Drawing by Sergey Elkin. Click to enlarge the image.
When Denis Diderot visited St. Petersburg at Catherine the Great’s invitation, the great philosopher and founder of the Encyclopedia whose writings made substantial contributions to the Enlightenment sometimes sounded like a selfish sophist.
How could anyone have said he “had the soul of a slave in France, where men thought they were free, and of a free man in Russia where men were called slaves?”
Feel free in the Russia of 1774, the vast majority of whose population was straightjacketed in serfdom? But many Americans who have lived with Russians at home or abroad think that’s not absurd.
My own years in Moscow, during Soviet rule when many restrictions on my notion of fundamental freedoms remained abhorrent, told me Diderot was on to something.
Libraries have been written about the similarities of Russians and Americans — which is true in some ways deriving from our still relatively rough-hewn nature after national childhoods in wide-open spaces where formality counted for little but decidedly not in others, such as attitudes to work and to pleasure.
Russians can work all other peoples I know, including Americans, under the table, as they easily do with drink and maybe still combat, as during World War II, when motivated by a cause, ambition or an ideal.
However, relatively few are much moved by getting a job done for its own sake as opposed to from a personal calling by flesh, blood or fantasy. As for pleasure, my experience has been that they enjoy it with considerably more abandon and less guilt than Americans, many of whom remain in the grip of one or another Puritan inhibition.
But it’s Diderot’s seemingly puzzling statement about freedom that prompts skepticism. I’d have felt even more hesitant to add my two cents to all that has been written if I hadn’t spent much of my working life in contact with Russians.
Having done so, much of my answer lies in the yawning gap between how they live their private and public lives. As people, many I know are a treat because they behave distinctly more as free spirits than Americans who forever boast about their freedoms while fearing to be seen as eccentric.
As citizens, they’re invariably much less appealing, no doubt because their government has almost always been fairly-to-seriously miserable over the centuries, and the country’s civil society was and remains deplorably weak.
Starting with not needing to pretend you’ll soon be a success with them or in a good mood when it’s bad, their appeal as people — here meaning the kind likely to read this newspaper: roughly my counterparts with good but not exceptional education and social standing — is great even when their politics disappoint.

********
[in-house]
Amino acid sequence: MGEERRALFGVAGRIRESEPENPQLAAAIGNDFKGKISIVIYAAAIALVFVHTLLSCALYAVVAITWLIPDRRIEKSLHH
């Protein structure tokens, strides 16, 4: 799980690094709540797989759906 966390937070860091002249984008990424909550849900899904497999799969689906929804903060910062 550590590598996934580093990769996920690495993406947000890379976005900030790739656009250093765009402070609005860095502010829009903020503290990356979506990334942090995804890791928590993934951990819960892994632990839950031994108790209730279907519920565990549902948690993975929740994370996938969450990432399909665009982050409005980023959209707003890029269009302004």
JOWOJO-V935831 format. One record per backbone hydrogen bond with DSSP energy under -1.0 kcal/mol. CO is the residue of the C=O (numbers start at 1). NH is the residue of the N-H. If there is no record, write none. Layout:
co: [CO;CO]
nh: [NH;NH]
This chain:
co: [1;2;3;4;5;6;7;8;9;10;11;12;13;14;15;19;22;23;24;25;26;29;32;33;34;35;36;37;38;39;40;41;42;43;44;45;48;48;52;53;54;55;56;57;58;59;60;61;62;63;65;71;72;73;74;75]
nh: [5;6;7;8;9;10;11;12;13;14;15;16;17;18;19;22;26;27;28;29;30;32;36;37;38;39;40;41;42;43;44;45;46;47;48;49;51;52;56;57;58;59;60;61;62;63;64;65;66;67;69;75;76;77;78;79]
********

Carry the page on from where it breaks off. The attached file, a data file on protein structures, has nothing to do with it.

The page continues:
Long ago, a Intourist guide told me her training included practice in smiling for Americans because, she was instructed, we’re uncomfortable without that reassurance that has something in common with advertising when there’s no reason for it.
I value the Russian toleration for aberration even more. The country sometimes seems to me a giant preserve for oddballs — my category too — who seem to feel entirely at home.
A fairly recent description of the Russian psyche as managing to make its owners “broad, generous, reckless, narrow, mean, calculating — not in fits and starts, but all at once” seems to me on the mark.
As with the characters of Russian fiction, many seem emotionally uninhibited enough to hide little, from balmy generosity to gross vanity and grabbing.
“Our country possesses certain peculiarities that verge on the fantastic,” Tatyana Tolstaya, a distant relative of Leo Tolstoy, wrote in 2003. “Russia has its own logic, which its most intelligent people have been unable to explain.”
Of course misfits are often unhappy but they can also be free in their way, a freedom of which few Americans are aware any more than of their own conformism.
While most were convinced Russians were robots during the Cold War, those with whom I kept company seemed to be connected to the legendary and real Russian disorder that gave the country a certain consistency, even if not order itself.
Americans driven to “make it” know little about the profusion of nonchalant and impetuous conduct — of impulse, whim, caprice, extravagance, obsession, unpredictability, insouciance, impracticality, surrender to urges, willingness to lose, willingness to expose self-doubt and vulnerability — and few would envy it if they did know.
Whether or not the Russian instinct to seize the moment developed because there were sadly few moments to seize, it’s powerful.
In “Comrade,” a play performed in New York by Vladivostok’s Maxim Gorky Drama State Theatre, the son of a very rich American living in Paris in the 1930s, keeps complaining about how boring everyone else is compared to Russians.
Lamenting his bad luck for not having been born in Russia, he tells his sister they must make the other guests at an upcoming New Year’s party think they’re also “gay and mad and charming.” “We’re congenitally dull,” he confesses to the butler.
“The trouble is, we’re congenitally savage,” replies the butler, a Russian prince who fled after the revolution for whom New Year’s is occasion for lament rather than celebration.
“Sentimental but barbarian.” “Everything’s so sad, isn’t it” adds the butler’s wife, a former grand duchess who is now a maid. “Even happiness.”
“Comrade’s” half-caricaturist reflections about the Russian character rang bells for me, and so did an admirer of “America — What a Life!” the huge bestseller in Russia by veteran journalist Nikolai Zlobin about the American character.
“He says it’s boring,” said the Zlobin admirer. “It’s all okay and it’s boring.”
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